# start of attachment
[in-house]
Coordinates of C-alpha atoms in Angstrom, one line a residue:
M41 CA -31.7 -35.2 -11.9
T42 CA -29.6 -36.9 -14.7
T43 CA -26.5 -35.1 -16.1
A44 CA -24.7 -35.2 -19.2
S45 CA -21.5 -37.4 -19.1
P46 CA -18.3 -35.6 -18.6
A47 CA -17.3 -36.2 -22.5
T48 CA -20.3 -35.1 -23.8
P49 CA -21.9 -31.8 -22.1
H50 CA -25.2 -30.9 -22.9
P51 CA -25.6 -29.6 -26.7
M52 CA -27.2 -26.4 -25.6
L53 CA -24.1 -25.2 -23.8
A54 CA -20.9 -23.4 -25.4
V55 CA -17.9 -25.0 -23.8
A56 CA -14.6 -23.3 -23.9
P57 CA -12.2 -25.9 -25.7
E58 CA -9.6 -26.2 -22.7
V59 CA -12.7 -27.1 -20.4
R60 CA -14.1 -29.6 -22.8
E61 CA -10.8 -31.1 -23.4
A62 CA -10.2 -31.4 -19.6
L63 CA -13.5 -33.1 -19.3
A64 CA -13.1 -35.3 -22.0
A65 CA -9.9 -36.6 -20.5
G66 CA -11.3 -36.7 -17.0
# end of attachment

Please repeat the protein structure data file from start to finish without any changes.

[in-house]
Coordinates of C-alpha atoms in Angstrom, one line a residue:
M41 CA -31.7 -35.2 -11.9
T42 CA -29.6 -36.9 -14.7
T43 CA -26.5 -35.1 -16.1
A44 CA -24.7 -35.2 -19.2
S45 CA -21.5 -37.4 -19.1
P46 CA -18.3 -35.6 -18.6
A47 CA -17.3 -36.2 -22.5
T48 CA -20.3 -35.1 -23.8
P49 CA -21.9 -31.8 -22.1
H50 CA -25.2 -30.9 -22.9
P51 CA -25.6 -29.6 -26.7
M52 CA -27.2 -26.4 -25.6
L53 CA -24.1 -25.2 -23.8
A54 CA -20.9 -23.4 -25.4
V55 CA -17.9 -25.0 -23.8
A56 CA -14.6 -23.3 -23.9
P57 CA -12.2 -25.9 -25.7
E58 CA -9.6 -26.2 -22.7
V59 CA -12.7 -27.1 -20.4
R60 CA -14.1 -29.6 -22.8
E61 CA -10.8 -31.1 -23.4
A62 CA -10.2 -31.4 -19.6
L63 CA -13.5 -33.1 -19.3
A64 CA -13.1 -35.3 -22.0
A65 CA -9.9 -36.6 -20.5
G66 CA -11.3 -36.7 -17.0